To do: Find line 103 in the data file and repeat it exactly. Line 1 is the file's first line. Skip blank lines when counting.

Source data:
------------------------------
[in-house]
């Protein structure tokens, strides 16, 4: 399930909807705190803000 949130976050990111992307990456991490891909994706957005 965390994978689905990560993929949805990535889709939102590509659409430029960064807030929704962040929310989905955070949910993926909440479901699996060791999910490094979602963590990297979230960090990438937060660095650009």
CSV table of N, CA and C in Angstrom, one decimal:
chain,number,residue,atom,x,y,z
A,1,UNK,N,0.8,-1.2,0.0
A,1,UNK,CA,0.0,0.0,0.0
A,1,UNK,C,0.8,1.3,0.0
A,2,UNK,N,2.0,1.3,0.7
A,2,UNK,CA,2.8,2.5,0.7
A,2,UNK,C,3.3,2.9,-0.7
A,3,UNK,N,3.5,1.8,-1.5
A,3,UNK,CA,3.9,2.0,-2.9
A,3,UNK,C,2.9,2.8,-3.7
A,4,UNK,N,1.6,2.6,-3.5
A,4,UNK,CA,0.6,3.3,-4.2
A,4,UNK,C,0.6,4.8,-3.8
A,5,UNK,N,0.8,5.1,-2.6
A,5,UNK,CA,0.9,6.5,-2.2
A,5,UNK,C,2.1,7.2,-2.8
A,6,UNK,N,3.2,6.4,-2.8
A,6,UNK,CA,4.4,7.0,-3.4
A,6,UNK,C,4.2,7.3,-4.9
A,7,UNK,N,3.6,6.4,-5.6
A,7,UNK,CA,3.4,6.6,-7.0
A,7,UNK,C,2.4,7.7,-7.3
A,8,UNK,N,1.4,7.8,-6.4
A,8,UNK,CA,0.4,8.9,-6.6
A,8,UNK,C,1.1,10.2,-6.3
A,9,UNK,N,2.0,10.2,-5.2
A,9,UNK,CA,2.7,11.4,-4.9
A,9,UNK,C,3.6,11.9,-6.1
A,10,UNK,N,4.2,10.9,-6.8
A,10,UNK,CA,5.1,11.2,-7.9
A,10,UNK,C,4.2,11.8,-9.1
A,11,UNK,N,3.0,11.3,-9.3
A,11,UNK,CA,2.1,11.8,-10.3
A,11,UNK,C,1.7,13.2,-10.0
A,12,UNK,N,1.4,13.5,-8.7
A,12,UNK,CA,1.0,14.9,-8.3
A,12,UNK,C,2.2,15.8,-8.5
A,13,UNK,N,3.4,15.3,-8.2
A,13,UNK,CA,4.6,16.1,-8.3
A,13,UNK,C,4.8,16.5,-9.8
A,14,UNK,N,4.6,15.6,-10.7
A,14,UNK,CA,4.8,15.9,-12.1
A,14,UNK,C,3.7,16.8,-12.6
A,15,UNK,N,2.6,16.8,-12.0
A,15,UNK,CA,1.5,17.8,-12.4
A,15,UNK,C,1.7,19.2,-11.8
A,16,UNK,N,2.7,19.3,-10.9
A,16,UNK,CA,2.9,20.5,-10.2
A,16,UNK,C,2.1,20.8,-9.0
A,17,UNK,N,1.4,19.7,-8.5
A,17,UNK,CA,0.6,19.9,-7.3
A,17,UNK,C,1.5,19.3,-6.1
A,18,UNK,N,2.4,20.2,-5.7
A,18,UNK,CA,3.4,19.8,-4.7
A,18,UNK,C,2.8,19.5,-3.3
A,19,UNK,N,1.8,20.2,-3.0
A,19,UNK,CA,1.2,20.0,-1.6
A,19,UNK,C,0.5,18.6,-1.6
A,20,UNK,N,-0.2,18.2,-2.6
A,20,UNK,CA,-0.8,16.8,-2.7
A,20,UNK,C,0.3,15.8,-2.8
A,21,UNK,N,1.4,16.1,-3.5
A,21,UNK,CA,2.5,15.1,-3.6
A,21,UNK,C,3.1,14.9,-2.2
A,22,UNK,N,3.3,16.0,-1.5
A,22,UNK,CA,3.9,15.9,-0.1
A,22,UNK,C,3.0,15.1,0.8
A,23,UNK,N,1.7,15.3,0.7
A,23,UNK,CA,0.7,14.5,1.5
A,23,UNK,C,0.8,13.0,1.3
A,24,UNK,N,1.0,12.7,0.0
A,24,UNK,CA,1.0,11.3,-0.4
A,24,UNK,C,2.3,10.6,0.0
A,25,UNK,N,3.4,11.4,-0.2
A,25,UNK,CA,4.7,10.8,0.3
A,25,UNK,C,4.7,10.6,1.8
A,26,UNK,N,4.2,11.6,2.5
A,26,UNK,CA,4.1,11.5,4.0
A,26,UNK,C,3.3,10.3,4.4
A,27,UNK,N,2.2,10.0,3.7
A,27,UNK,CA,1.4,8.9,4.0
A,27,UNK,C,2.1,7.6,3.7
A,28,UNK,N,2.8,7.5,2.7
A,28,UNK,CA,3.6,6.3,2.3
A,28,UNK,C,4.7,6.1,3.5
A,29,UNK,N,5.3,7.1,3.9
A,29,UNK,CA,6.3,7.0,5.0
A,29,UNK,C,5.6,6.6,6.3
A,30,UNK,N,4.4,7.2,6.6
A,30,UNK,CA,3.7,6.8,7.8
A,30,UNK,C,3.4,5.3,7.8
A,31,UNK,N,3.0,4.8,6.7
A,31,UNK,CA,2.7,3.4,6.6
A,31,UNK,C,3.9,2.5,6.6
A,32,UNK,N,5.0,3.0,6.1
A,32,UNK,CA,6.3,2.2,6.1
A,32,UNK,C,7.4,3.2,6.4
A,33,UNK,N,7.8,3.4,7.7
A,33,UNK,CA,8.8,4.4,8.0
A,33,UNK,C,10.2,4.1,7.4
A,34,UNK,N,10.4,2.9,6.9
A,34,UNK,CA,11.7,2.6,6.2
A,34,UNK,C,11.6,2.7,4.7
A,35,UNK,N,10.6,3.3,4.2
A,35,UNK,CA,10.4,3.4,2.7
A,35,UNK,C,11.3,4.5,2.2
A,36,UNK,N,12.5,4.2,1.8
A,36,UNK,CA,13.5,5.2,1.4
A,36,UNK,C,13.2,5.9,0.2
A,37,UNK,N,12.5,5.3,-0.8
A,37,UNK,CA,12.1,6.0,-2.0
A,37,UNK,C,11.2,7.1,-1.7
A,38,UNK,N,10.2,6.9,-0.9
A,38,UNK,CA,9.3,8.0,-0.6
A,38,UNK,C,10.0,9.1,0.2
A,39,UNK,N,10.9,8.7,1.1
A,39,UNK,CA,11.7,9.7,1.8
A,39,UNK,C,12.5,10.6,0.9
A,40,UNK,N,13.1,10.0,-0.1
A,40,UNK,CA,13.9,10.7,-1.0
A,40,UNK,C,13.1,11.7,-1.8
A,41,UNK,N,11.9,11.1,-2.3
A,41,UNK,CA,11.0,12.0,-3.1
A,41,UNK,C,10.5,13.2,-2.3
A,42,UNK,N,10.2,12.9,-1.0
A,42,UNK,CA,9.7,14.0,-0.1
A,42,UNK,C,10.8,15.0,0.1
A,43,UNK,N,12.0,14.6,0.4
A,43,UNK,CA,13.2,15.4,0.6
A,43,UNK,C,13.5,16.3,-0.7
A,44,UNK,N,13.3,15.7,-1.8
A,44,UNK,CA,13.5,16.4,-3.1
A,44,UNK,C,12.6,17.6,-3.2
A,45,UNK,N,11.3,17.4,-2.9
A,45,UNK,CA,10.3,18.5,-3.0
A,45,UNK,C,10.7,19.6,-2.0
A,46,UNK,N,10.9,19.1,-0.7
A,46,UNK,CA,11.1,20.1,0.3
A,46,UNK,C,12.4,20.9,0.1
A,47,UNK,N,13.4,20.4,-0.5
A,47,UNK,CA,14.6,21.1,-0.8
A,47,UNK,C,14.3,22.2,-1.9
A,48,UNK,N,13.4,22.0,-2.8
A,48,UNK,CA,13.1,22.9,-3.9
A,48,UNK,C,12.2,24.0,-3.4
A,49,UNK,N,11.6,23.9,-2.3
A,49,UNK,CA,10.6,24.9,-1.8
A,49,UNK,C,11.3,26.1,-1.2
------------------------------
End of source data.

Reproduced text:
A,33,UNK,C,10.2,4.1,7.4